We held this month's HantsLUG meeting yesterday. It was relatively quiet, but a good meeting nevertheless. I gave a talk on ssh – part two of my series on basic cryptographic software (part one was on GPG, part three will be X.509 certificates). There were also talks on Bacula and BackupPC from Damian and Adrian repsectively.
For years, it's been a major failing of Linux (and X11 in general) that it's not been possible just to plug in a new monitor and be able to extend your desktop on the fly. This is just about OK for desktop machines, which don't tend to change their configuration very often. It really, really sucks for laptops, though. It's really quite painful (and potentially quite embarrassing) to have to kill X and restart it before you can plug your laptop into a data projector at a conference.
But... X now has a thing called XRandR, that allows you to reconfigure your X display on the fly without restarting anything. I've got a couple of talks coming up shortly, so I thought I'd have a play.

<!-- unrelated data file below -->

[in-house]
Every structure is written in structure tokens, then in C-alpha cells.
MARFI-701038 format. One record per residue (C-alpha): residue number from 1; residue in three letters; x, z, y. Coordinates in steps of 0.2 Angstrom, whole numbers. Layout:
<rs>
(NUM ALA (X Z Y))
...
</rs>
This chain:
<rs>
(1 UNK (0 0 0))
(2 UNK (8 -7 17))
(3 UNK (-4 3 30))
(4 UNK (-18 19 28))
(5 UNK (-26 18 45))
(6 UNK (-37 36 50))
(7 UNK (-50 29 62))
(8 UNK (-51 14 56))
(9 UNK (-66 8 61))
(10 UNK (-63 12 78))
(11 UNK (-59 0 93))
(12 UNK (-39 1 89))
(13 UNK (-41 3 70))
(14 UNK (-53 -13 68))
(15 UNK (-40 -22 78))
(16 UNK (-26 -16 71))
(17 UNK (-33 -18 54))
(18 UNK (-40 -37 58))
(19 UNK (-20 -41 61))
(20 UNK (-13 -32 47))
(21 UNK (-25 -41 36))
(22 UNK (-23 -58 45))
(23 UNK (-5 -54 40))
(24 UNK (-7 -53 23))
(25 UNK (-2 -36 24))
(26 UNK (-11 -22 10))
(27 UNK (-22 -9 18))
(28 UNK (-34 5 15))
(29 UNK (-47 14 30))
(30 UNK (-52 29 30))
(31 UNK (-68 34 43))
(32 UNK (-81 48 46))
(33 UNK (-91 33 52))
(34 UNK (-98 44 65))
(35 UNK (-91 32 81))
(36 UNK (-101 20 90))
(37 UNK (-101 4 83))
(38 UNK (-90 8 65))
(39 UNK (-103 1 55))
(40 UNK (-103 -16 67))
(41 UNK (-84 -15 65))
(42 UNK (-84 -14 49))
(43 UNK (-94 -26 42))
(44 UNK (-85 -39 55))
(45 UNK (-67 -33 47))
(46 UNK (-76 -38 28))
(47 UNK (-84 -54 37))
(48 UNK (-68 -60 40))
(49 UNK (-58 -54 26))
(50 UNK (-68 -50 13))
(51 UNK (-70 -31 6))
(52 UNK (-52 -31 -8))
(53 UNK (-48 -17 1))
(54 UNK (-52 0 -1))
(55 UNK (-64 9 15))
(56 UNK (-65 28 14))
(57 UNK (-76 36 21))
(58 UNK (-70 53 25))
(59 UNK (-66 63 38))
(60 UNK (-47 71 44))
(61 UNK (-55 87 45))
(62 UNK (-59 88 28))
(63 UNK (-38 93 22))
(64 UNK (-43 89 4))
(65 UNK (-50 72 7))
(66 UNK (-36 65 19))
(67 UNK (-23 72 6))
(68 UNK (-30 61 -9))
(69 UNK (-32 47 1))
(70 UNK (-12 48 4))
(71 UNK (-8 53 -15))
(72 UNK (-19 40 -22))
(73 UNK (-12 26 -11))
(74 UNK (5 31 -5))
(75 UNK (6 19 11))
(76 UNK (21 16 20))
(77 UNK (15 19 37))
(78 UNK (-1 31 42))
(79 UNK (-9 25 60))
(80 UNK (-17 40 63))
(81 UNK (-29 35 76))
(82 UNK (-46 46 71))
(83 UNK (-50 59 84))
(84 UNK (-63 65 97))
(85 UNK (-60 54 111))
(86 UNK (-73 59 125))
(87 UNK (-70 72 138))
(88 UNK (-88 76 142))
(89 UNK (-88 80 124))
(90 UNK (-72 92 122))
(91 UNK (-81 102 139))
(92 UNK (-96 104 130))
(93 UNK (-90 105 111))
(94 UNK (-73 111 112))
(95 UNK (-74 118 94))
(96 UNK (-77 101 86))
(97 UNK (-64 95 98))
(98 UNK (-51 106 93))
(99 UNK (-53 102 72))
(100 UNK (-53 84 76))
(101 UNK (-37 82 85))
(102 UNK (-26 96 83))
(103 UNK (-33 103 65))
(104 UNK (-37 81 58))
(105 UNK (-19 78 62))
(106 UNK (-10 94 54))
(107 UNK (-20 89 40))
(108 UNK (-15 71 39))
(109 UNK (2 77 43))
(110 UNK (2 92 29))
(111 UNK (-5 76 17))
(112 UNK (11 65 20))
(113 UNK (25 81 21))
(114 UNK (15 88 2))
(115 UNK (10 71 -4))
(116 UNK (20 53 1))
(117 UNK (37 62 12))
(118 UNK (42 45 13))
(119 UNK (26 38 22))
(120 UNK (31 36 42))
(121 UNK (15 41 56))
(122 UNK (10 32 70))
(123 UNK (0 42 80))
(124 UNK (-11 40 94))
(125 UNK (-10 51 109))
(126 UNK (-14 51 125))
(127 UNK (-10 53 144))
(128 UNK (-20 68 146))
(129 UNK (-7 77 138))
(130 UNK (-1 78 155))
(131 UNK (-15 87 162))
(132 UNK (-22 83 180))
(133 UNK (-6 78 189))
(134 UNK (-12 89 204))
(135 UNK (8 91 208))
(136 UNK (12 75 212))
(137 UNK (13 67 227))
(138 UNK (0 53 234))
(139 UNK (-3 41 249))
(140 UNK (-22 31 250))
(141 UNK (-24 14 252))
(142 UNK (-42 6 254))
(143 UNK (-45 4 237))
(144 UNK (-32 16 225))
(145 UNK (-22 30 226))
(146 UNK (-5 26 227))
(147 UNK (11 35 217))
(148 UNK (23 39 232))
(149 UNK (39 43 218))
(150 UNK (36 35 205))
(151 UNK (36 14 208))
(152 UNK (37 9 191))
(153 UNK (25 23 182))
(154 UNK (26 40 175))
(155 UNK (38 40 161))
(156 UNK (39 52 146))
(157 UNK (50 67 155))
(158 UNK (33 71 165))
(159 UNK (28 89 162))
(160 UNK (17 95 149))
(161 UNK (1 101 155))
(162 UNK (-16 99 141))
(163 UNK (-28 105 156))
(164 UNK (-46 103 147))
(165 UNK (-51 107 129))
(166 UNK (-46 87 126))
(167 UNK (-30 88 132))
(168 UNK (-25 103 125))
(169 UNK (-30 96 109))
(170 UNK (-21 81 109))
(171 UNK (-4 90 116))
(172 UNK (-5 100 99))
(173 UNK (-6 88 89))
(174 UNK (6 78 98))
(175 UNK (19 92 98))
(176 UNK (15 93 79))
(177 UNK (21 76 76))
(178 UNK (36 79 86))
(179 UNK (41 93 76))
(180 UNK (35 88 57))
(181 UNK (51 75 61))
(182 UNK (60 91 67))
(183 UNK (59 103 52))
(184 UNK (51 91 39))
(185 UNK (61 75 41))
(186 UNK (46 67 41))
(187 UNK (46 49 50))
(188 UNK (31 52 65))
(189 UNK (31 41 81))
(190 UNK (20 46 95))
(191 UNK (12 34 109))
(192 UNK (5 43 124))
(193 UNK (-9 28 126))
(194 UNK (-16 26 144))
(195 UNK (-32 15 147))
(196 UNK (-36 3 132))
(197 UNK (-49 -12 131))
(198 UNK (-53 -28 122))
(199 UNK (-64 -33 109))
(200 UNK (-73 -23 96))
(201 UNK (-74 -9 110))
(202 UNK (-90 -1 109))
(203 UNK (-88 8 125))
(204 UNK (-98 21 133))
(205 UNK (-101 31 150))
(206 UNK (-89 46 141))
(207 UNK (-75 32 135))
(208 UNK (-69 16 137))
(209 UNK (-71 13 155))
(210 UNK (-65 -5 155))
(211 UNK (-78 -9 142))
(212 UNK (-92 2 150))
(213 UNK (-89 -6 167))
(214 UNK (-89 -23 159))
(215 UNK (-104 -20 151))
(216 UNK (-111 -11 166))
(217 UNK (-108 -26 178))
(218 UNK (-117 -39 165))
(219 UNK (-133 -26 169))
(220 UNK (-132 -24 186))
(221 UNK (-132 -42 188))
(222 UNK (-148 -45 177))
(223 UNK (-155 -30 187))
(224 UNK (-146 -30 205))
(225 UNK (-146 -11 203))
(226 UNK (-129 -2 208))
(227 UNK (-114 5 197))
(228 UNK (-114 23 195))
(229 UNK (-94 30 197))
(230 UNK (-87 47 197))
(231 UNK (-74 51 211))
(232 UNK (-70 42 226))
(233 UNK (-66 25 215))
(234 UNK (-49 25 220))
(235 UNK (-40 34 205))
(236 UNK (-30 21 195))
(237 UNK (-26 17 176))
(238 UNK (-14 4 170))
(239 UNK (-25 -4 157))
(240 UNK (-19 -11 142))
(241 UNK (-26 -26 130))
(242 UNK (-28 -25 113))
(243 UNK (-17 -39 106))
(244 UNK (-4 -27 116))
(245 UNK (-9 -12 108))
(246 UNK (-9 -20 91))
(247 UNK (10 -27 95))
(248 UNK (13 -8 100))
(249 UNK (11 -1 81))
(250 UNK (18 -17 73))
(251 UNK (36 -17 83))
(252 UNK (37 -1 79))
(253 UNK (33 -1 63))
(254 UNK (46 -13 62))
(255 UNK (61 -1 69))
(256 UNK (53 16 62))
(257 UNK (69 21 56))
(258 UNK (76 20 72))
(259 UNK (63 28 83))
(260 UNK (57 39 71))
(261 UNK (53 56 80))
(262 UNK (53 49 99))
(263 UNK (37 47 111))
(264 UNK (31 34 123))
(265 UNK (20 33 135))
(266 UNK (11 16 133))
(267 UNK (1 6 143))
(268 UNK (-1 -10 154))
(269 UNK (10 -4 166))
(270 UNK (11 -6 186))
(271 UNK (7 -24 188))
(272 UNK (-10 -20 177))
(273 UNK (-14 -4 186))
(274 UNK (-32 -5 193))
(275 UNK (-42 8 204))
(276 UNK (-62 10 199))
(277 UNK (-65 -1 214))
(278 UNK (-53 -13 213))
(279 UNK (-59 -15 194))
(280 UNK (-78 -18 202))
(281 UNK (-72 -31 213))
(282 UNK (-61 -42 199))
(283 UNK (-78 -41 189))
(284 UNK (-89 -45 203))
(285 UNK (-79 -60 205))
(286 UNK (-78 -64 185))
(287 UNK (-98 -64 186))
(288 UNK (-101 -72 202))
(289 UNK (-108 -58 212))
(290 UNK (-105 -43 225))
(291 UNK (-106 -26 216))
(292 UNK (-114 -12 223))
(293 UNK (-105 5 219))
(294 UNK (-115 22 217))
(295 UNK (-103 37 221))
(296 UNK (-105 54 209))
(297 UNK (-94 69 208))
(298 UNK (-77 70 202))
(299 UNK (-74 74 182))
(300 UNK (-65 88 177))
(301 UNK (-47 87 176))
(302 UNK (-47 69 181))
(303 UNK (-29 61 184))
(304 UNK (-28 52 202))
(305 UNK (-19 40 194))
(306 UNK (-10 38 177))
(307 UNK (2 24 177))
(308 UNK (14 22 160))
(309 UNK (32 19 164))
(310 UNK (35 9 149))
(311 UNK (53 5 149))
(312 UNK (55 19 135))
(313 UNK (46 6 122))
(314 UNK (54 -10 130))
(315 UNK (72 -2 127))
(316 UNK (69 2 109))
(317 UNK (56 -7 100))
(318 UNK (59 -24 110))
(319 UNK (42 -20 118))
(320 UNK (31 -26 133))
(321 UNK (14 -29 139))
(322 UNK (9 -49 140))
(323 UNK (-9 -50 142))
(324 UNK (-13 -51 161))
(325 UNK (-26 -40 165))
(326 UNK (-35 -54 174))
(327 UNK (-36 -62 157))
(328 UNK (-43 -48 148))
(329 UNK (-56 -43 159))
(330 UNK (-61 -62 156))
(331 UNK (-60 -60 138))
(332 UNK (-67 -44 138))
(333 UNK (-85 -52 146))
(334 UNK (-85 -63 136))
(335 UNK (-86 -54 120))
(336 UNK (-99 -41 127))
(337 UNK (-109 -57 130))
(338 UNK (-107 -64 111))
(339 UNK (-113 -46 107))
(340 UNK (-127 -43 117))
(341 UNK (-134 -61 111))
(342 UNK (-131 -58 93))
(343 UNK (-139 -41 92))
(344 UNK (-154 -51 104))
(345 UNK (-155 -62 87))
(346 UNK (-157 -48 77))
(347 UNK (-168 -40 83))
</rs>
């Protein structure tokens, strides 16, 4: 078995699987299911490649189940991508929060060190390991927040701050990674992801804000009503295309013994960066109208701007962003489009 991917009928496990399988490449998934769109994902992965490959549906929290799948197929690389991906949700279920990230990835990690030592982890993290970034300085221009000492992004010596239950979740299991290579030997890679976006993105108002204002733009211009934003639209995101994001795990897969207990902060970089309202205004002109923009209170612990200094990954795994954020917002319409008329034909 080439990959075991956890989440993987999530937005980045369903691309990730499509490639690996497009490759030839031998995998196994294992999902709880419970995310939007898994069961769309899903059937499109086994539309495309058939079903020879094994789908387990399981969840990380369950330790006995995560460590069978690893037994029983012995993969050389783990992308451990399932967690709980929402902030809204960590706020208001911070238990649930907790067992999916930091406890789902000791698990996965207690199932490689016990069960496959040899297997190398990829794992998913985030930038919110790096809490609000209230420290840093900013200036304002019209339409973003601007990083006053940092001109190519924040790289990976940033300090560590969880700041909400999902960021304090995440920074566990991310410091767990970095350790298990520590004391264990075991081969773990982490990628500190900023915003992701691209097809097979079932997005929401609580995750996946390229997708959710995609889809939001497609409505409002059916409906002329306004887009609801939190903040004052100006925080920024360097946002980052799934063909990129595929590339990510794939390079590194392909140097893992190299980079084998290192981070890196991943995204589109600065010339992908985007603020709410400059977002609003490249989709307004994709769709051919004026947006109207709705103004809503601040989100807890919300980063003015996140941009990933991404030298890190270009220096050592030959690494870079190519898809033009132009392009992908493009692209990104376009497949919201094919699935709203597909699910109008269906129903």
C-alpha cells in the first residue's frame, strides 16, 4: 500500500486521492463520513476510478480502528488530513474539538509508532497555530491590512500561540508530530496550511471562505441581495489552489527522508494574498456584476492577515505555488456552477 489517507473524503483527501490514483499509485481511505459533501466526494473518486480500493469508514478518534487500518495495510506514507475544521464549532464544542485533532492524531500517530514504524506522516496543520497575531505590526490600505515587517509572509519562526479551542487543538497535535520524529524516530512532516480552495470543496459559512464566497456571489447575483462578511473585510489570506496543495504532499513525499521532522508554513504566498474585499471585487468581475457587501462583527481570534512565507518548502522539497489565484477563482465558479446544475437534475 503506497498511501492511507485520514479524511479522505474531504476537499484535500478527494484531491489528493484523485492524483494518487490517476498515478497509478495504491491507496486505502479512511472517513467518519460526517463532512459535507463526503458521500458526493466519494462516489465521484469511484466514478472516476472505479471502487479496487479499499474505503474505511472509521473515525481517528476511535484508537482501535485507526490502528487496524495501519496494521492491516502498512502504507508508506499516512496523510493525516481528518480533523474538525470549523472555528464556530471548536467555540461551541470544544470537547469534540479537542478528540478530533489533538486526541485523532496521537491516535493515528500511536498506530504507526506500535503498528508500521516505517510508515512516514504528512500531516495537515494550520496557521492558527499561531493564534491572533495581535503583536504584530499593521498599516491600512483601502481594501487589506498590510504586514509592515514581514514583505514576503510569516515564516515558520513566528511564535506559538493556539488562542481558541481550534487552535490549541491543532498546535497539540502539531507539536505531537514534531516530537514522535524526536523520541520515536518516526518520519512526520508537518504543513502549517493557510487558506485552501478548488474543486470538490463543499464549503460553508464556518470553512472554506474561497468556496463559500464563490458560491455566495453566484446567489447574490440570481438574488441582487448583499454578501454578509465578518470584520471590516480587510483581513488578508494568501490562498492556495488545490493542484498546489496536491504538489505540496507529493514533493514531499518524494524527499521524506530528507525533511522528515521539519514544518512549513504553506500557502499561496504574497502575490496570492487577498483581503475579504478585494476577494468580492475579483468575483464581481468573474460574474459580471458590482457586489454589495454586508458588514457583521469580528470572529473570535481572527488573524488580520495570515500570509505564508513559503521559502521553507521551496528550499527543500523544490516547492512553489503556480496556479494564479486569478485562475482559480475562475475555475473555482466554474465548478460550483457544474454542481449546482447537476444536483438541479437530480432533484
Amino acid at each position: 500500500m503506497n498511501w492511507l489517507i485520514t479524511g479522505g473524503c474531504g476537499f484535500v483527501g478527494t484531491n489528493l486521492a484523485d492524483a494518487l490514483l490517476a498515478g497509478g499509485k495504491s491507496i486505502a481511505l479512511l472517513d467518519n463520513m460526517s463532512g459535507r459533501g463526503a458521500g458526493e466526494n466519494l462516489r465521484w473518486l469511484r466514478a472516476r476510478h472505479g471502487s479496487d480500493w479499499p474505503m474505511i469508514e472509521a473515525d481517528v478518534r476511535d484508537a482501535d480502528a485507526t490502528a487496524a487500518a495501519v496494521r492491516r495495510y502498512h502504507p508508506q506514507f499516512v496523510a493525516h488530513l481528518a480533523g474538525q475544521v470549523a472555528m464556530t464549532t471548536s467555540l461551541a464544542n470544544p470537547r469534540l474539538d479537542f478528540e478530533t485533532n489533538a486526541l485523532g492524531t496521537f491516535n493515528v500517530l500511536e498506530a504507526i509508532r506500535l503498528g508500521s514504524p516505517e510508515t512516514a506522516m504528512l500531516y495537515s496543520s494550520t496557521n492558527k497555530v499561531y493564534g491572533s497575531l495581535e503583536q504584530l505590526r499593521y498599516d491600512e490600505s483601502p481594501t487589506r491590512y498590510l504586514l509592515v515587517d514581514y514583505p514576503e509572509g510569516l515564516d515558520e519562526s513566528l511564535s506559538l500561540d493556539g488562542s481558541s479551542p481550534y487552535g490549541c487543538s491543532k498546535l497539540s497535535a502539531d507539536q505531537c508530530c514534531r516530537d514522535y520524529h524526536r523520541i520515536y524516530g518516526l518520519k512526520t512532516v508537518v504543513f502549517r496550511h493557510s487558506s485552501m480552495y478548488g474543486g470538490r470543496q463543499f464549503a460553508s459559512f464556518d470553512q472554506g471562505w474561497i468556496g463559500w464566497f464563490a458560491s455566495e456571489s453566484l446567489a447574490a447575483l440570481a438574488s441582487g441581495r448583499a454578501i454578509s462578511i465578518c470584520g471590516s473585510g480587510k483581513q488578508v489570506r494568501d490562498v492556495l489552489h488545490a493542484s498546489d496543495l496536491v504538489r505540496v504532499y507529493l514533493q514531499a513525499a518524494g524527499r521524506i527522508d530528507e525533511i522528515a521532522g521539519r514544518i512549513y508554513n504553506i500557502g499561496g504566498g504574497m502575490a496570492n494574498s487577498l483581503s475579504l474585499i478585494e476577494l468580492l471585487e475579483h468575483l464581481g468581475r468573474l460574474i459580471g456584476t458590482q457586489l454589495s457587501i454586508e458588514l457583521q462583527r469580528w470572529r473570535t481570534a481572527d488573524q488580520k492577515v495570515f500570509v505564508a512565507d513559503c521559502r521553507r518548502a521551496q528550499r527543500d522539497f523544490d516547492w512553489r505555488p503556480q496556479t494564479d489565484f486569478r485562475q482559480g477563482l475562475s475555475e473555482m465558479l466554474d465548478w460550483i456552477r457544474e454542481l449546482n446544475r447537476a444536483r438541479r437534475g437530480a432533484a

Something I've wanted to do for some time (and have been talking about for far too long) is to get a "static and managed" service running on lug.org.uk's system. This will allow us to provision web applications for users in a way where we (lug.org.uk admins) control the installed app -- so we can do upgrades when necessary, and have them rolled out over the whole service.
The VM has been around for some time – it's called snm (Static 'n' Managed), and is referred to colloquially as S&M. I've finally got a couple of web apps up and running on it in the way I want. Here's how...
I watched the Cohen Brothers' The Ladykillers last night. It's a remake of the old Ealing comedy of the same title. Sadly, as with many remakes, it falls distinctly short of the earlier mark. Most of the main characters are ludicrously one-sided, and irritatingly overacted. The two main leads (Tom Hanks and Irma P. Hall) make the exception, and are actually entertaining – Hanks in particular.
What does a switch do? What does a router do? How do packets get from here to the Internet and back? For (some of) the answers, read on...
Well, I've dragged myself into another small part of the 20th Century. A new website based on Drupal (after having seen the lug.org.uk site going up. This also means that I get to write
a blog an occasional series of brief articles.
Call it an occasional series of brief articles on matters I find of interest...